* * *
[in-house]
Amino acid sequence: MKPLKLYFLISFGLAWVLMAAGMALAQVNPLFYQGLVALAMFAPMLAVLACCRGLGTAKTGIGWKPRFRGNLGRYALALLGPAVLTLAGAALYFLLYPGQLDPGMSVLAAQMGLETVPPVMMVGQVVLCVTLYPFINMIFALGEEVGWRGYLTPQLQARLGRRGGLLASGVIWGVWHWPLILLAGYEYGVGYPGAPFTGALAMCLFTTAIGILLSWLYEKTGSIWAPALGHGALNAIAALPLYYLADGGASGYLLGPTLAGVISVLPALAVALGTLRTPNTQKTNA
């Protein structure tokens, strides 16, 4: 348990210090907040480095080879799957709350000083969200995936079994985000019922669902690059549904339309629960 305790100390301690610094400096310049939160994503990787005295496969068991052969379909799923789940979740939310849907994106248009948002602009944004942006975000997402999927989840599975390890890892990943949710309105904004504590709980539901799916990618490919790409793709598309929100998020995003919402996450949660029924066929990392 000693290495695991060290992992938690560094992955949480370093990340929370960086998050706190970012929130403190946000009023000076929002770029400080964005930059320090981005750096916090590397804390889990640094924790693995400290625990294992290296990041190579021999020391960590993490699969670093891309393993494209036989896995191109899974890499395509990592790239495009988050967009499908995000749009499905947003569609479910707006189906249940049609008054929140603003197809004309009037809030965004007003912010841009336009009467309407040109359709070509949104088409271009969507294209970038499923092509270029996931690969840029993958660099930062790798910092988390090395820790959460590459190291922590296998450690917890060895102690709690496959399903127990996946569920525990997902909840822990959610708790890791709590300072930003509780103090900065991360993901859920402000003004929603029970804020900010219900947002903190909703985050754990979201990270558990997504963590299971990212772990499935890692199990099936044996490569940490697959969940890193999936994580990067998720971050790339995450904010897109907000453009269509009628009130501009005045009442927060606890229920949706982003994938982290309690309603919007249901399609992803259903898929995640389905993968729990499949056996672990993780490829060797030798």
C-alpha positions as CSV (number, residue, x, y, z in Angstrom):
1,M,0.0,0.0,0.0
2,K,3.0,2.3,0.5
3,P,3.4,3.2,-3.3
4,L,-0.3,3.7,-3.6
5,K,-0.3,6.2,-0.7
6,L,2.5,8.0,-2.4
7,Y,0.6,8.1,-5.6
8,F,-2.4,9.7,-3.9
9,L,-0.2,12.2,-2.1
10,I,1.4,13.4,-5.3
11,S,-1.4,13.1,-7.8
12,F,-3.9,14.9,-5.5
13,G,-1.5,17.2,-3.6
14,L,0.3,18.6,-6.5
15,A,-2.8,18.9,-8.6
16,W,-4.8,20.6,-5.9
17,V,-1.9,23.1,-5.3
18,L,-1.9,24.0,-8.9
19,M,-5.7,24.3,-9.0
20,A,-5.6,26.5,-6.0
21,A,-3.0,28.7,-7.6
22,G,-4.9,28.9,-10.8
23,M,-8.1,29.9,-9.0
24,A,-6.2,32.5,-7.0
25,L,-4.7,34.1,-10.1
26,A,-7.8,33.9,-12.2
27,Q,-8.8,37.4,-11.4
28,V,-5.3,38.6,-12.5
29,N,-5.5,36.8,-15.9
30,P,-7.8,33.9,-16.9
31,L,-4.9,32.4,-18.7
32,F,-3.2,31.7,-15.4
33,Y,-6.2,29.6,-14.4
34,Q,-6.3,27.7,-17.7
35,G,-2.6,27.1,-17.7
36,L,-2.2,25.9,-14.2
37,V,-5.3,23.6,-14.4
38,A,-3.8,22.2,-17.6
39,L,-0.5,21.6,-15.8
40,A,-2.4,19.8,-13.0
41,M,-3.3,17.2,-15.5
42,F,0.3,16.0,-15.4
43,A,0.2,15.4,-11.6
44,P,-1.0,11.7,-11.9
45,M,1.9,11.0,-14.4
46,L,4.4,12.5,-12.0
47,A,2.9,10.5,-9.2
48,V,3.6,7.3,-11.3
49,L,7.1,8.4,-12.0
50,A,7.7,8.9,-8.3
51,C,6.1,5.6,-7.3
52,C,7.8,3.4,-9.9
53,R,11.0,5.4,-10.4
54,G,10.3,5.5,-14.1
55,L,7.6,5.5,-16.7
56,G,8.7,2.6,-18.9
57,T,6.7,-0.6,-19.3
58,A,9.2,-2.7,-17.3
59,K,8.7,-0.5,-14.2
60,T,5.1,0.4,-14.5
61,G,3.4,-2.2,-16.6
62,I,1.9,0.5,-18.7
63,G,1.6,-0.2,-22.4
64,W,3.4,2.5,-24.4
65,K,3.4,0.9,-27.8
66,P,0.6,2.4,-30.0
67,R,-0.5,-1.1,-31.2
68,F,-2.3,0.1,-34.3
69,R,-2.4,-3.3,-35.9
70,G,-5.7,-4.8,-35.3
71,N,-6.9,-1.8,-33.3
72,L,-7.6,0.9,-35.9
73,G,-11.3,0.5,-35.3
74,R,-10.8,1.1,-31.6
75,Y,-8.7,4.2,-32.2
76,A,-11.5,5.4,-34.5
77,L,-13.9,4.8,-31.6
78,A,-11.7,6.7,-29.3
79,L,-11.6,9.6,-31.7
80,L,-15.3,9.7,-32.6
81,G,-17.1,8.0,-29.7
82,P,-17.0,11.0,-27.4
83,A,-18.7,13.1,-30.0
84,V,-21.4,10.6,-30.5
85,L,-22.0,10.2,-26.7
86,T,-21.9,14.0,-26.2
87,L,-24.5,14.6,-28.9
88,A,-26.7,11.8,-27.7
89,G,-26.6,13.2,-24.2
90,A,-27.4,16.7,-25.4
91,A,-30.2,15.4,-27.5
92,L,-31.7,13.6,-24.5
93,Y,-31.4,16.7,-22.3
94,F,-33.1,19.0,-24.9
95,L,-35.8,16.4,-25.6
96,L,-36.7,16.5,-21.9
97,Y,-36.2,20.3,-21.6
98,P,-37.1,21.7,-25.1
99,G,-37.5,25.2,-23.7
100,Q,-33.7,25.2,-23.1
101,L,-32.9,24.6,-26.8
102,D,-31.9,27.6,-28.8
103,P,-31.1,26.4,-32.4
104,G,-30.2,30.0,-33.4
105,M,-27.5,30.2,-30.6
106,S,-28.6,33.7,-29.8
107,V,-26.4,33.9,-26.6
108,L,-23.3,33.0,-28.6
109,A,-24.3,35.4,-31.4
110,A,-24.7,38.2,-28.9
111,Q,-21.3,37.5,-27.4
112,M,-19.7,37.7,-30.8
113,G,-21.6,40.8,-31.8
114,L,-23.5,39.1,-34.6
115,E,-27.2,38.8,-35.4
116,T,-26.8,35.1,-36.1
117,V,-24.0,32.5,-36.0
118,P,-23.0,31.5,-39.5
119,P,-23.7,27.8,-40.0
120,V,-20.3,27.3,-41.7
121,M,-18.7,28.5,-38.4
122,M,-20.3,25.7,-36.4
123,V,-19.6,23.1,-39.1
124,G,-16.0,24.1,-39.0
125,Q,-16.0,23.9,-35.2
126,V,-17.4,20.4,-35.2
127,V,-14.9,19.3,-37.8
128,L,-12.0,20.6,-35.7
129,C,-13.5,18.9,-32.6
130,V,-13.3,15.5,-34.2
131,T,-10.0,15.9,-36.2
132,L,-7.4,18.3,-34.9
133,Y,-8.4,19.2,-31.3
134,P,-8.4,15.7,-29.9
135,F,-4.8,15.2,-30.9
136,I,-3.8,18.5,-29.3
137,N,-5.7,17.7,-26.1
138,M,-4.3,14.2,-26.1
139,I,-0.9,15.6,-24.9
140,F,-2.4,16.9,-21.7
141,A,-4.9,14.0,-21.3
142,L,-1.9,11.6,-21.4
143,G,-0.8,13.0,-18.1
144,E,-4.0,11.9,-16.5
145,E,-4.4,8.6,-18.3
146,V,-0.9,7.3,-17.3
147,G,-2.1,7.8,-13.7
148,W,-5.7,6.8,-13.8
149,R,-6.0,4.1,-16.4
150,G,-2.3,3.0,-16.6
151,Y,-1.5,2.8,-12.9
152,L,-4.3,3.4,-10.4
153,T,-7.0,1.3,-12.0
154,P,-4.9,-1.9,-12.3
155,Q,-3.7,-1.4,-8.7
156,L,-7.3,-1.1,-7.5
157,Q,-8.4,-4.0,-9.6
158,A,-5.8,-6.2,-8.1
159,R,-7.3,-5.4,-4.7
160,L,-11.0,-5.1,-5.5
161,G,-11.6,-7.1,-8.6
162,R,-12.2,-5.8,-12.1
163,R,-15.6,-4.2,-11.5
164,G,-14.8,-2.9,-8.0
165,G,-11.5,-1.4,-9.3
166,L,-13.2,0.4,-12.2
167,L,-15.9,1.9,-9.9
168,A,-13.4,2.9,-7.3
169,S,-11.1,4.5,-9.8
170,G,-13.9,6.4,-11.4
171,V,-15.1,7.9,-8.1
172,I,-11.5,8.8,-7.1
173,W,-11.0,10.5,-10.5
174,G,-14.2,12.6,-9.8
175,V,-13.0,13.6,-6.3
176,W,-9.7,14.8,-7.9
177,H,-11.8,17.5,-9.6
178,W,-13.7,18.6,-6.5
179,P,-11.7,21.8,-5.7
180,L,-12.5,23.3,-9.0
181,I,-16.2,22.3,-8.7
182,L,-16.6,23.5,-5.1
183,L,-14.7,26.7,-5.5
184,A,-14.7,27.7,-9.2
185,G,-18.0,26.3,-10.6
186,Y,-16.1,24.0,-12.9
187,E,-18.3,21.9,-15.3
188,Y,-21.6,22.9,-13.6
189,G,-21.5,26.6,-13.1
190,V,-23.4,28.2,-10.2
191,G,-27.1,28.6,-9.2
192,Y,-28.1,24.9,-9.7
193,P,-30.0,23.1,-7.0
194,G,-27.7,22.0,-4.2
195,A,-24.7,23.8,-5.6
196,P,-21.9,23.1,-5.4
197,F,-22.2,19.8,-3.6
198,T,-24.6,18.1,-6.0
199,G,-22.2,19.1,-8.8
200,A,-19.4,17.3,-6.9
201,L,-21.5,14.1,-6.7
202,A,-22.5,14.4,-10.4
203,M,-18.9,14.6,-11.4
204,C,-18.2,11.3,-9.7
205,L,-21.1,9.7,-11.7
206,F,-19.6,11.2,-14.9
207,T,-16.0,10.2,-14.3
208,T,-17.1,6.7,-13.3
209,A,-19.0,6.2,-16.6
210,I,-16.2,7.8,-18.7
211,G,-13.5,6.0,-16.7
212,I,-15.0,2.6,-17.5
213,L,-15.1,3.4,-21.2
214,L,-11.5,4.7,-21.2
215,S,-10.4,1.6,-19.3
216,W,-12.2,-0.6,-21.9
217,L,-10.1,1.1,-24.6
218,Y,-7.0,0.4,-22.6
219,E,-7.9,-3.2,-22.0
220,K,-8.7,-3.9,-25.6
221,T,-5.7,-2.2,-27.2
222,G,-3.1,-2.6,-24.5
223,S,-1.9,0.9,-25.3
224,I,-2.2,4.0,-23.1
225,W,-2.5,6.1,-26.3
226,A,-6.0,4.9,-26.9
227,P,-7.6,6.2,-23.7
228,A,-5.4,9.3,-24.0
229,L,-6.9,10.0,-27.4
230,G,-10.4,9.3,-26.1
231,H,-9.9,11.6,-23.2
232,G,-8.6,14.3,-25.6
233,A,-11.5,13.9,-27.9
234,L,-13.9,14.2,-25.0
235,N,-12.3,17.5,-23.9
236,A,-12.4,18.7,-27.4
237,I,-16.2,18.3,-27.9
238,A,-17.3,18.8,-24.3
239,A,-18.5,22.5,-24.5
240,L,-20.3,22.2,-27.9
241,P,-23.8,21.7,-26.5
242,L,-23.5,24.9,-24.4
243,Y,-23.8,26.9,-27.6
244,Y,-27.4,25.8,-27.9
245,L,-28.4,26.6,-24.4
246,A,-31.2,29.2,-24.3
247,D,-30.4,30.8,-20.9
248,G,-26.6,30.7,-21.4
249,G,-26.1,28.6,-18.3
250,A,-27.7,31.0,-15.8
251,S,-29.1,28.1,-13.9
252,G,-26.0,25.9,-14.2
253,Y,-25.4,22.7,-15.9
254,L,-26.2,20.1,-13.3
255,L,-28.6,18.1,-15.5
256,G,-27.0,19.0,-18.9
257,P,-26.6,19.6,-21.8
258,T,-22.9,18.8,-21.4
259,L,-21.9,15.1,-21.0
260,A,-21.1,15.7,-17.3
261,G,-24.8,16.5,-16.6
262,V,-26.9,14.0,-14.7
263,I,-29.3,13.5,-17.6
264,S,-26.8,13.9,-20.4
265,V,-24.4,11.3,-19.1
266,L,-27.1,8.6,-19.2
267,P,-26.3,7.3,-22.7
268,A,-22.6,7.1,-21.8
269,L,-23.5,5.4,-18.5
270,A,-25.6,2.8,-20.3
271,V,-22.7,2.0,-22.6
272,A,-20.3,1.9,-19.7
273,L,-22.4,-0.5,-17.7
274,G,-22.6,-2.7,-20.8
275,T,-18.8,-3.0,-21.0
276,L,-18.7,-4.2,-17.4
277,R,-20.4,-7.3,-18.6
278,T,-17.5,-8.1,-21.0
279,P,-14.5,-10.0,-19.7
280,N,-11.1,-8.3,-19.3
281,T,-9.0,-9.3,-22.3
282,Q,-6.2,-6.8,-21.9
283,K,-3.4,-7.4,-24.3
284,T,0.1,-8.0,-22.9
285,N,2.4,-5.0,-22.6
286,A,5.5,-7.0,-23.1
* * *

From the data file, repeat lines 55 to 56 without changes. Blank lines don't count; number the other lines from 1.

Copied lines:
51,C,6.1,5.6,-7.3
52,C,7.8,3.4,-9.9